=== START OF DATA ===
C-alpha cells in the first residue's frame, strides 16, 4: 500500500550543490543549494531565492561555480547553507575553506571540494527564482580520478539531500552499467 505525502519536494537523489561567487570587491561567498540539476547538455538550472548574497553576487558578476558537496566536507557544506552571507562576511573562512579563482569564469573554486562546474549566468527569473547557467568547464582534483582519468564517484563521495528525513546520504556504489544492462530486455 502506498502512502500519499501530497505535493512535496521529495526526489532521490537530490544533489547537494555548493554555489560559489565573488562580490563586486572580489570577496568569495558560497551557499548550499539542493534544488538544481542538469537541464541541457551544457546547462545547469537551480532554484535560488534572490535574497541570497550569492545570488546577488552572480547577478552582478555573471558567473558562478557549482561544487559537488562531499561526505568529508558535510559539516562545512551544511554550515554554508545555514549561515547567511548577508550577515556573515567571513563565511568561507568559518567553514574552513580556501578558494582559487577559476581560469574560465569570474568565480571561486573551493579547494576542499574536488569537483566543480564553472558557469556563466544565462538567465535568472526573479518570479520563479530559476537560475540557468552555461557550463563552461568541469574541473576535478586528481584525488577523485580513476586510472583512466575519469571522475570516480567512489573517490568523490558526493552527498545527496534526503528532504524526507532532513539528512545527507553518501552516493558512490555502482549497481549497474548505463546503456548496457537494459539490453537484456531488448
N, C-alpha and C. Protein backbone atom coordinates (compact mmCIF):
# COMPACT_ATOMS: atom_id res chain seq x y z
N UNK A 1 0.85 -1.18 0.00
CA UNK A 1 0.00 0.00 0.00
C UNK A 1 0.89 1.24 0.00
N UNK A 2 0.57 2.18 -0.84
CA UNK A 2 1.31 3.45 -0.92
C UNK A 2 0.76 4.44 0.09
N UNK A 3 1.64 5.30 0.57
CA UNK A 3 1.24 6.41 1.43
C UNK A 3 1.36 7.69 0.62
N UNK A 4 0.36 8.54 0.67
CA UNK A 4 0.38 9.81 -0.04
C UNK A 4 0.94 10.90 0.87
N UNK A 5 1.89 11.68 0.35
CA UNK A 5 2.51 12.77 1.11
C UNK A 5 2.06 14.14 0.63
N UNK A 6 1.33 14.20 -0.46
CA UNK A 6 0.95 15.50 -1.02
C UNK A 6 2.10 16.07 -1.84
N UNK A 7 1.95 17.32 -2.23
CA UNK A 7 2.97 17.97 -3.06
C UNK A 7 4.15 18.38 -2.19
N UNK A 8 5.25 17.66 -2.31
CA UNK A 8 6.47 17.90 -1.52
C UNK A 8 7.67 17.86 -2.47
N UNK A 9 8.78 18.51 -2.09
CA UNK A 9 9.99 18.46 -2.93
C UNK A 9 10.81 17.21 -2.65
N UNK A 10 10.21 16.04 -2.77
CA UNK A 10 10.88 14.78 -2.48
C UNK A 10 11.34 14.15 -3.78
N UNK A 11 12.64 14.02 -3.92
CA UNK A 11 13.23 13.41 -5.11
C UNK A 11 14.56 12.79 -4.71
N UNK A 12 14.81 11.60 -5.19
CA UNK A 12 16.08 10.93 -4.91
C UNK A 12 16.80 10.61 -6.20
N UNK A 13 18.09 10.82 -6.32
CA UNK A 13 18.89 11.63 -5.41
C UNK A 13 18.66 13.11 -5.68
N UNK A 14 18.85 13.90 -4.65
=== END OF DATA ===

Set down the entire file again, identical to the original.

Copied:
C-alpha cells in the first residue's frame, strides 16, 4: 500500500550543490543549494531565492561555480547553507575553506571540494527564482580520478539531500552499467 505525502519536494537523489561567487570587491561567498540539476547538455538550472548574497553576487558578476558537496566536507557544506552571507562576511573562512579563482569564469573554486562546474549566468527569473547557467568547464582534483582519468564517484563521495528525513546520504556504489544492462530486455 502506498502512502500519499501530497505535493512535496521529495526526489532521490537530490544533489547537494555548493554555489560559489565573488562580490563586486572580489570577496568569495558560497551557499548550499539542493534544488538544481542538469537541464541541457551544457546547462545547469537551480532554484535560488534572490535574497541570497550569492545570488546577488552572480547577478552582478555573471558567473558562478557549482561544487559537488562531499561526505568529508558535510559539516562545512551544511554550515554554508545555514549561515547567511548577508550577515556573515567571513563565511568561507568559518567553514574552513580556501578558494582559487577559476581560469574560465569570474568565480571561486573551493579547494576542499574536488569537483566543480564553472558557469556563466544565462538567465535568472526573479518570479520563479530559476537560475540557468552555461557550463563552461568541469574541473576535478586528481584525488577523485580513476586510472583512466575519469571522475570516480567512489573517490568523490558526493552527498545527496534526503528532504524526507532532513539528512545527507553518501552516493558512490555502482549497481549497474548505463546503456548496457537494459539490453537484456531488448
N, C-alpha and C. Protein backbone atom coordinates (compact mmCIF):
# COMPACT_ATOMS: atom_id res chain seq x y z
N UNK A 1 0.85 -1.18 0.00
CA UNK A 1 0.00 0.00 0.00
C UNK A 1 0.89 1.24 0.00
N UNK A 2 0.57 2.18 -0.84
CA UNK A 2 1.31 3.45 -0.92
C UNK A 2 0.76 4.44 0.09
N UNK A 3 1.64 5.30 0.57
CA UNK A 3 1.24 6.41 1.43
C UNK A 3 1.36 7.69 0.62
N UNK A 4 0.36 8.54 0.67
CA UNK A 4 0.38 9.81 -0.04
C UNK A 4 0.94 10.90 0.87
N UNK A 5 1.89 11.68 0.35
CA UNK A 5 2.51 12.77 1.11
C UNK A 5 2.06 14.14 0.63
N UNK A 6 1.33 14.20 -0.46
CA UNK A 6 0.95 15.50 -1.02
C UNK A 6 2.10 16.07 -1.84
N UNK A 7 1.95 17.32 -2.23
CA UNK A 7 2.97 17.97 -3.06
C UNK A 7 4.15 18.38 -2.19
N UNK A 8 5.25 17.66 -2.31
CA UNK A 8 6.47 17.90 -1.52
C UNK A 8 7.67 17.86 -2.47
N UNK A 9 8.78 18.51 -2.09
CA UNK A 9 9.99 18.46 -2.93
C UNK A 9 10.81 17.21 -2.65
N UNK A 10 10.21 16.04 -2.77
CA UNK A 10 10.88 14.78 -2.48
C UNK A 10 11.34 14.15 -3.78
N UNK A 11 12.64 14.02 -3.92
CA UNK A 11 13.23 13.41 -5.11
C UNK A 11 14.56 12.79 -4.71
N UNK A 12 14.81 11.60 -5.19
CA UNK A 12 16.08 10.93 -4.91
C UNK A 12 16.80 10.61 -6.20
N UNK A 13 18.09 10.82 -6.32
CA UNK A 13 18.89 11.63 -5.41
C UNK A 13 18.66 13.11 -5.68
N UNK A 14 18.85 13.90 -4.65